Investing > What is Impact Investing?

What is Impact Investing?

Do you like the idea of stimulating positive change while still generating a profit? This guide will help you understand the ins and outs of impact investing.

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Updated November 20, 2020

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You’re probably already aware of socially responsible and ESG investing – the meteoric rise of sustainable, ecologically and socially conscious funds has been impossible to ignore. Consumers and business alike have taken notice, with the sustainability market expected to reached $150 billion in 2021.

But there’s a new game in town, and it’s called impact investing. 💡

Most people aren’t even aware of impact investing — but it’s already experiencing rapid expansion and growth. The impact investing market has increased from $77.4 billion in 2015 to $715 billion in 2020. And to make the matter even more intriguing, this new investment approach is showing no signs of slowing down – even in the midst of unprecedented global crises.

Impact investing has the potential to be a game-changer. The relatively young sector has already demonstrated tremendous growth and offers new solutions to pressing global issues. It allows us to align our investments with our values – and perhaps for the first time ever, we can put our money where our mouth is – and profit by doing so at the same time.

So, what is impact investing? In short, it’s the logical next step that follows after SRI and ESG – an investment that seeks to secure both financial returns, and tangible, measurable social benefits. That’s definitely an interesting proposition – and we’re here to help you get acquainted with this new approach to investing.

To provide you with everything you need to know about impact investing, here are the main topics we’ll cover:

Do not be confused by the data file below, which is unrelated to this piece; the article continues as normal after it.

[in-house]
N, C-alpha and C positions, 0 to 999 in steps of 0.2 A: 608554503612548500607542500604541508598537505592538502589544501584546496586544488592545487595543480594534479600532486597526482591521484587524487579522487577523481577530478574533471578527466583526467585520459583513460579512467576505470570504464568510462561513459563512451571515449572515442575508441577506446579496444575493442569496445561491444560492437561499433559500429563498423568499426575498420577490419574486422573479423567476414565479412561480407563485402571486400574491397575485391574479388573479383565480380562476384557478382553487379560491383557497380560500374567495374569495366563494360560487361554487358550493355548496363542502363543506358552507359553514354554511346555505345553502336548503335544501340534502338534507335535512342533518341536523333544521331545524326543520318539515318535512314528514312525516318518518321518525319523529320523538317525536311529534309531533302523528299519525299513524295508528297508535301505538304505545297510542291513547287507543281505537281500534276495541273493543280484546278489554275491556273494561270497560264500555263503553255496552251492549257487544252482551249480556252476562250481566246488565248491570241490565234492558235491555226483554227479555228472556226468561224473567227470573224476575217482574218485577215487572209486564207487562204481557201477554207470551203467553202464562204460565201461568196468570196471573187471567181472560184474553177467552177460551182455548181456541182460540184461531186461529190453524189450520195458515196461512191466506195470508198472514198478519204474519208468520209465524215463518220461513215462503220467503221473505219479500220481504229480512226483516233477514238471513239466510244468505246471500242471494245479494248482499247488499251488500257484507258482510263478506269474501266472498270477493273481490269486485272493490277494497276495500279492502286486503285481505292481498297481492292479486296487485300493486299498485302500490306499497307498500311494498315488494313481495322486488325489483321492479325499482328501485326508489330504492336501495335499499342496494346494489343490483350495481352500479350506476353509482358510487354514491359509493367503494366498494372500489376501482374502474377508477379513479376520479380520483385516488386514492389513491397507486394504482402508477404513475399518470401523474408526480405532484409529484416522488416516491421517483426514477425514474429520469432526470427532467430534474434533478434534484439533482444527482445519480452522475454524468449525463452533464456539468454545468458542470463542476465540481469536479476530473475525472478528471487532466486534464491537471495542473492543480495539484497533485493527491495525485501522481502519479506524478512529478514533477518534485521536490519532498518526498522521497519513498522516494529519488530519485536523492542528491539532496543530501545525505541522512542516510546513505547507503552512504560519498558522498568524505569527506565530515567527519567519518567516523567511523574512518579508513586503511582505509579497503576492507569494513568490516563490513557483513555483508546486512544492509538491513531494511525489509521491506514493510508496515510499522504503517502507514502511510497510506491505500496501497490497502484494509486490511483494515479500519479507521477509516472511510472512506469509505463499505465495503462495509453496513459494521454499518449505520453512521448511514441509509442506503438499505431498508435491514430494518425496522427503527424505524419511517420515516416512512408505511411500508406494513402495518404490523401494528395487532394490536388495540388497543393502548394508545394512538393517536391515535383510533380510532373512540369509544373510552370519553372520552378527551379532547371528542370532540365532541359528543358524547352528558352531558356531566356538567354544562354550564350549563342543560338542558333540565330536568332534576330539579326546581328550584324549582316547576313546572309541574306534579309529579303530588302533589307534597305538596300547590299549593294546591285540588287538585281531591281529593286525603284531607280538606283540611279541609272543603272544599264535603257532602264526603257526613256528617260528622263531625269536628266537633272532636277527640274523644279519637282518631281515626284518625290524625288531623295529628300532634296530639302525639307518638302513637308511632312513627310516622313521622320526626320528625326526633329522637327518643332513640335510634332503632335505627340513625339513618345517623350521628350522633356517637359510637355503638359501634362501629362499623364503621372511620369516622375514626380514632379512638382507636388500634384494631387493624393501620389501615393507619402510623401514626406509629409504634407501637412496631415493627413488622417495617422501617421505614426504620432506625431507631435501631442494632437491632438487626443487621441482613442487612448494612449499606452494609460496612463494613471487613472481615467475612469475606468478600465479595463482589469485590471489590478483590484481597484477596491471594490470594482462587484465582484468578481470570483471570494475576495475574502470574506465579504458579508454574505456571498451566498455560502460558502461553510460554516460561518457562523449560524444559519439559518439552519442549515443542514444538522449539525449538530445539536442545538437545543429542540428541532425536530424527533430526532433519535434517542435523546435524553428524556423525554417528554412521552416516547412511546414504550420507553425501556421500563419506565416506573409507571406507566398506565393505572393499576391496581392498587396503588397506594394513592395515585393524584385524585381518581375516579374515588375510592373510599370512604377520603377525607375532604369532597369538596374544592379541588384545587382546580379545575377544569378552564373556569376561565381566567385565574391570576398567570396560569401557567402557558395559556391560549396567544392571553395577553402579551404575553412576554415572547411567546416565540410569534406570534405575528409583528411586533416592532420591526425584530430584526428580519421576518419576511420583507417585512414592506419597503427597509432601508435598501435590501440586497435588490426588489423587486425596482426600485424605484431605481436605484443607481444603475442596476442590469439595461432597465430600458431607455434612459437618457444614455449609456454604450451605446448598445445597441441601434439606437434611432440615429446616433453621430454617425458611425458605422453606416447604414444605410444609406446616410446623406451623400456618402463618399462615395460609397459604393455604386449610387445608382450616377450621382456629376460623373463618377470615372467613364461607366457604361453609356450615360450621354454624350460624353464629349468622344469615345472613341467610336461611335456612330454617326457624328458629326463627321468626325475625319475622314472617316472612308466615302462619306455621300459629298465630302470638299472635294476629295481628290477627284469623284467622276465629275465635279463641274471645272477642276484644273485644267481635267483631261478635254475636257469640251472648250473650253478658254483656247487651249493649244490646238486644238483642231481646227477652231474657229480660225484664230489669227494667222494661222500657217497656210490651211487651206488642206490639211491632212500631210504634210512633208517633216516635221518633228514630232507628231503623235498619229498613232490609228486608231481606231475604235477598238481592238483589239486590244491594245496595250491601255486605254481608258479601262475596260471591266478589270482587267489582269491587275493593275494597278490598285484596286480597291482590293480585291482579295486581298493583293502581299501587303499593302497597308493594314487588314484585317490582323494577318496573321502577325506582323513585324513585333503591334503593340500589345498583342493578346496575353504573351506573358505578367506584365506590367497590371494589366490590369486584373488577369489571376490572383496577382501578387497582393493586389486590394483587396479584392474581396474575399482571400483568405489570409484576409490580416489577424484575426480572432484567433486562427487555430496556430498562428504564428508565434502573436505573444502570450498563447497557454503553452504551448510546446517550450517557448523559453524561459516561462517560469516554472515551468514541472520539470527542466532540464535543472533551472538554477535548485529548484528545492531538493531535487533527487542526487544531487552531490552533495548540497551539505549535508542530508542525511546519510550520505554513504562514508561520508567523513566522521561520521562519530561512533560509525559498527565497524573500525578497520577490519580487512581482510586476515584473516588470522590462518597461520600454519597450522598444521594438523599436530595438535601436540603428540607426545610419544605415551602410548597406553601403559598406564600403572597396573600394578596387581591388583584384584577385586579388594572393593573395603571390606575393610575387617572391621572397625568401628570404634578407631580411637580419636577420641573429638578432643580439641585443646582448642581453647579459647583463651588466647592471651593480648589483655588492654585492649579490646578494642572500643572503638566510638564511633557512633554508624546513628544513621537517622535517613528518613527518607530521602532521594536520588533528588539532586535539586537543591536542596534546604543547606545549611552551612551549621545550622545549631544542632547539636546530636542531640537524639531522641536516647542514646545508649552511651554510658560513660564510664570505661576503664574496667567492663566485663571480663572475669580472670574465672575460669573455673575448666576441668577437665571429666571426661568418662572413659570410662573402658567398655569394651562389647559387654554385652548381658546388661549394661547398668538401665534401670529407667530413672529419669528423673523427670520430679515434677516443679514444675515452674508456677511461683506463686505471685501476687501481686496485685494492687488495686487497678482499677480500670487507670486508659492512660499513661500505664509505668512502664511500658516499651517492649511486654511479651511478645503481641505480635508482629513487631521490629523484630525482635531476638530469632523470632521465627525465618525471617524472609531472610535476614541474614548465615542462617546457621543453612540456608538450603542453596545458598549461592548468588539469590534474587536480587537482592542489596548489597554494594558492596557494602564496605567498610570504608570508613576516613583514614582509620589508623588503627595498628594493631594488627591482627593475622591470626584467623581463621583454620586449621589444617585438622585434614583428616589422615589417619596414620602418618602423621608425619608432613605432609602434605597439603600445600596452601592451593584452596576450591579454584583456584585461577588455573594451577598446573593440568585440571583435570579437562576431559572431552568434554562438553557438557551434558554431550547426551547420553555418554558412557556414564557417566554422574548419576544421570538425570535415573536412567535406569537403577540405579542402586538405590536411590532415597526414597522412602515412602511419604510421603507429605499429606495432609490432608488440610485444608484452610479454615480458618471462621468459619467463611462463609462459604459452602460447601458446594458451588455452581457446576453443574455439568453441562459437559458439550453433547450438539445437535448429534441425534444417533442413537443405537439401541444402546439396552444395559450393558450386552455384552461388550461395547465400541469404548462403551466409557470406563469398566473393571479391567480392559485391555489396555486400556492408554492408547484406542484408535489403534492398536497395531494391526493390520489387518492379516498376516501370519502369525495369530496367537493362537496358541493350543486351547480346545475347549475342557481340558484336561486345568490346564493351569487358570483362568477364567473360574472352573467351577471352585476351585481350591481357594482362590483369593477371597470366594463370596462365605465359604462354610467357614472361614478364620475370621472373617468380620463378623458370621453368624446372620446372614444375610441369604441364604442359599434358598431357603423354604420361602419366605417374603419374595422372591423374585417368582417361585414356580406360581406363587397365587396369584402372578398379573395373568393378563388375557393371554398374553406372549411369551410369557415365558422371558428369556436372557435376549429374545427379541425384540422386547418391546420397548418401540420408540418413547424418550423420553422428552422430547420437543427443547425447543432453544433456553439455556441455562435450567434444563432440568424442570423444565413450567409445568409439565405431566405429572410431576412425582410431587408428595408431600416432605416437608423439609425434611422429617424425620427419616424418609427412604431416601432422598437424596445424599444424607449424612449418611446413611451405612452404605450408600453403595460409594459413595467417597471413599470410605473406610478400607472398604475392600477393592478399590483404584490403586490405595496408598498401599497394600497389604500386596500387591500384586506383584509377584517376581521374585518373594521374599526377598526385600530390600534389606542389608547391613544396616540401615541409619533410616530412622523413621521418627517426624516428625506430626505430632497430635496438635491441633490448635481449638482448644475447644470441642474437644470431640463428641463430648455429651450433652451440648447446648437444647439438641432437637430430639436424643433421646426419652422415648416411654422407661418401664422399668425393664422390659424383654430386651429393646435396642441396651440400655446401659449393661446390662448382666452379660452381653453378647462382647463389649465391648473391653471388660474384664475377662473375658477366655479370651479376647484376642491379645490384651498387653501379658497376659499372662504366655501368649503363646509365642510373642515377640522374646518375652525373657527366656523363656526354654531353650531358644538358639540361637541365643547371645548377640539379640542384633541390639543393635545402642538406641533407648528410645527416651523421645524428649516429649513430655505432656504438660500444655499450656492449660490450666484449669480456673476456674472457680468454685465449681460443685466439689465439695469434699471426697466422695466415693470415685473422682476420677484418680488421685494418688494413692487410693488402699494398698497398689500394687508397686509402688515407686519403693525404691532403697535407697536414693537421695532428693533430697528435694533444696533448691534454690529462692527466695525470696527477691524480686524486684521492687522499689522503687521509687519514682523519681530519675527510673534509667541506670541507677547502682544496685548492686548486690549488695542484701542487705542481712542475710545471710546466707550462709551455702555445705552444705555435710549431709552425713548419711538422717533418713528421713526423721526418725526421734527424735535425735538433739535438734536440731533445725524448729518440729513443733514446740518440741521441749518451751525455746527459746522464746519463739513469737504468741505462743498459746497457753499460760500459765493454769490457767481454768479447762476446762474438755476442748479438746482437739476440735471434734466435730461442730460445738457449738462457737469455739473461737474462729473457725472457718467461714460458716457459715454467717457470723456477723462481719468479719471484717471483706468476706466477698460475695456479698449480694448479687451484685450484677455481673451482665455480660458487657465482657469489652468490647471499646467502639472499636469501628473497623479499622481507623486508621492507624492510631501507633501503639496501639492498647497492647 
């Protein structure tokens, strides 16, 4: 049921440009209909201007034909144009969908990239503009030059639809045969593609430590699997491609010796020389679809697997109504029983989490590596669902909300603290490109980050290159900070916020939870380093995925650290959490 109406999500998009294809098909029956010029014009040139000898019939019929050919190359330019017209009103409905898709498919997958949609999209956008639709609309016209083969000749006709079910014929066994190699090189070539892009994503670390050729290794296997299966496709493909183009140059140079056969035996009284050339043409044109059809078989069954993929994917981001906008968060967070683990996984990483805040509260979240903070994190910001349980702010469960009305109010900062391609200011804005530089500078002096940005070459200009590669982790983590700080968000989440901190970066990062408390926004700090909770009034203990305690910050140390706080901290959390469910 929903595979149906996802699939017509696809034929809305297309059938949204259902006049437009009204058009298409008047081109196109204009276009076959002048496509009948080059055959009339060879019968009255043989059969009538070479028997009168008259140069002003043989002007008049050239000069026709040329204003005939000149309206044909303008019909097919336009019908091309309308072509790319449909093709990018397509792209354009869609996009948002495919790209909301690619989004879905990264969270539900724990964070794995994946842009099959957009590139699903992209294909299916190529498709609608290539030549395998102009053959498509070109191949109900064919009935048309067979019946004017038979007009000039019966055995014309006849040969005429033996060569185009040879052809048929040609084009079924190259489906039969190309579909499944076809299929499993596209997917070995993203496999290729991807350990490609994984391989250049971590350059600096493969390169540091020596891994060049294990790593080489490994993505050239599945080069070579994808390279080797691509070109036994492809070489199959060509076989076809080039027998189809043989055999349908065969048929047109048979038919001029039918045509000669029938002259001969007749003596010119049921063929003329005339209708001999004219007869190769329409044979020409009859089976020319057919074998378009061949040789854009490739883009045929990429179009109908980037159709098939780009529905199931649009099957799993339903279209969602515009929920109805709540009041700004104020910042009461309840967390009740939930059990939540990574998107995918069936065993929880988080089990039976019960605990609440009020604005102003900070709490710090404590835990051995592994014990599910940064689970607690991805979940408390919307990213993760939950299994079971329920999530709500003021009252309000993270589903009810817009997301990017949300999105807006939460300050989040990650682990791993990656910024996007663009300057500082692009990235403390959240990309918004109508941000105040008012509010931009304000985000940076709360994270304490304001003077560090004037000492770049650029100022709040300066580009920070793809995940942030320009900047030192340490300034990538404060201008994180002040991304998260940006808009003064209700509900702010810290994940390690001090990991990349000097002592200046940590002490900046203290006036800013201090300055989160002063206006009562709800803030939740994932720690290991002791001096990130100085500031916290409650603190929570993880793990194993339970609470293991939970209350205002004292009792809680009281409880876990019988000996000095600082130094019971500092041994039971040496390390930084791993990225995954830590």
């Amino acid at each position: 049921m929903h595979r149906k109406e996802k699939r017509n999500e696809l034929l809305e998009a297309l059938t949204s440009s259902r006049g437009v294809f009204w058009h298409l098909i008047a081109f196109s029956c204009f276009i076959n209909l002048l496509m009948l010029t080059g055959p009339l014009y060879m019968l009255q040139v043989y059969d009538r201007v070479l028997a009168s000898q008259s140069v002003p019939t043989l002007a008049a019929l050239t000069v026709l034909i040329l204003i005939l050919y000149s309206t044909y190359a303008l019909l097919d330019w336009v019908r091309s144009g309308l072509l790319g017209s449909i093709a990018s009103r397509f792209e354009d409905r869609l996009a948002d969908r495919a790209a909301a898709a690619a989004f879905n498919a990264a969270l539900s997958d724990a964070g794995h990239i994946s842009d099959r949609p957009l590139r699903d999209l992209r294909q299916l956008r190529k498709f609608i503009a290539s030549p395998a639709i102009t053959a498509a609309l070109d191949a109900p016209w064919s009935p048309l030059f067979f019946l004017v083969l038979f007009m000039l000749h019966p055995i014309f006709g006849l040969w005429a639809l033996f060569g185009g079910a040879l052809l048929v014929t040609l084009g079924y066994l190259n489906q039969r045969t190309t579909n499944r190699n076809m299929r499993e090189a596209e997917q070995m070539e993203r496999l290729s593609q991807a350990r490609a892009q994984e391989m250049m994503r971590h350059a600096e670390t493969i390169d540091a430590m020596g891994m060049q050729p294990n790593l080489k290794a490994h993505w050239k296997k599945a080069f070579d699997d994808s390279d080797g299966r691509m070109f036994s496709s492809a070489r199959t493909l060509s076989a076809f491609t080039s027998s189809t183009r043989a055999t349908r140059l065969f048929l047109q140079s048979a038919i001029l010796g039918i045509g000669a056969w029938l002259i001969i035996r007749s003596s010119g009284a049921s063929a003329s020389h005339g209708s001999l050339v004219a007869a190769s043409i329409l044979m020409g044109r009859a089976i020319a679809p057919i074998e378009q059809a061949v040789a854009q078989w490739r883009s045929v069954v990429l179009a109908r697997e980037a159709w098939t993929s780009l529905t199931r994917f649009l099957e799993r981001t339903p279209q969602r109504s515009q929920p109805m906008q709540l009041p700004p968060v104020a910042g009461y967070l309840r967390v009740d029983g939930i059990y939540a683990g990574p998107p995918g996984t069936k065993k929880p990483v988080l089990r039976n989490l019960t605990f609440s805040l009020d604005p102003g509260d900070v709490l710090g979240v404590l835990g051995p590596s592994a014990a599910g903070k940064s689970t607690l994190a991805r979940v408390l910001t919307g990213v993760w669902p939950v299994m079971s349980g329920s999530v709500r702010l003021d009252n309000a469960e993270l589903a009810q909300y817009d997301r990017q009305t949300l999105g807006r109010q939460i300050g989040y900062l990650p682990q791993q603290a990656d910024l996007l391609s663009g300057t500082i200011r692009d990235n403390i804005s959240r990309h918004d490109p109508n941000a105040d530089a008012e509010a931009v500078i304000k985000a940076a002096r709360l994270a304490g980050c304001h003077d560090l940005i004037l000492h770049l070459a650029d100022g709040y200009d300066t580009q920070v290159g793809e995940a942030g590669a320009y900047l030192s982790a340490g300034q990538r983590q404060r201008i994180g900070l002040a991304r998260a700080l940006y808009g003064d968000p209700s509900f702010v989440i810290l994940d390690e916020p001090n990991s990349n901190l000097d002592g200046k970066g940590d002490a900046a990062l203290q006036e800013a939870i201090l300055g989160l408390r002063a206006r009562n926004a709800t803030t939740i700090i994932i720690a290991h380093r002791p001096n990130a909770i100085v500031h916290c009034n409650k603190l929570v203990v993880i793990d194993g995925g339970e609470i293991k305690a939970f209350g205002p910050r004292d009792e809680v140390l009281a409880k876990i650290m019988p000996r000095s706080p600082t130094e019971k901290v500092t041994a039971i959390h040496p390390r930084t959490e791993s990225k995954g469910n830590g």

What you’ll learn
  • The Basics of Impact Investing
  • How Impact Investing Works
  • How Do I Start Impact Investing?
  • Real-World Example
  • Impact Investing vs. SRI vs. ESG

The Basics of Impact Investing 👨‍🏫

Impact investing is one part of the larger sphere of socially responsible investing. SRI is an umbrella term – it encompasses a variety of strategies and methods, but all of them have one thing in common – the desire to cause real, positive change in the world.

In the wider SRI ecosystem, impact investing is the latest values-based approach to investing. It seeks to maximize social benefits while still firmly staying in the arena of investment – we’re not talking about philanthropy here. Profits are very much a part of the equation – but they’re not the only goal.

Despite the turbulent impact financial markets have suffered due to the ongoing COVID-19 pandemic, investor confidence remains steady when it comes to impact investing. Without a doubt, there’s a lot to like.

What Does the Term “Impact Investing” Mean? 🌳

Impact investing is defined as investing in companies, organizations, funds, and vehicles with the intention of generating a measurable positive social, economic, and environmental impact, as well as profits. 

The expectation of returns distinguishes impact investing from philanthropy. However, impact investors target a range of returns, which can vary depending on their further-reaching, strategic goals. 

The overarching goal of impact investing is to direct funds toward companies that positively impact the environment.

Perhaps the best way to define impact investing is through the GIIN’s own Core Characteristics of Impact Investing, which are:

  • Intentionality – The clear and stated intent to achieve socially beneficial goals.
  • Investment with return expectations – Investments are expected to generate profits, or in the very least, a return of capital.
  • Range of return expectations and asset classes – The utilization of various asset classes, such as cash equivalents, venture capital, and private equity, and a range of targeted returns that vary from below market to market-rate.
  • Impact Measurement – The commitment to measure, report, and improve on the progress made toward a specific goal.

How and When Did Impact Investing Start? 🌱

Impact investing is the latest and most proactive form of socially responsible investing. The ideas that provide the foundation for this type of investing have been present for ages – but impact investing as we now know it coalesced in the mid-2000s.

Two significant events mark the beginning of impact investing. The first is the publishing of the United Nations Principles for Responsible Investment, which evolved into an investment network that currently represents over $70 trillion in assets. The second is the coining of the term itself by the Rockefeller Foundation and the founding of the Global Impact Investing Network (GIIN).

How Big is the Impact Investing Market? 📊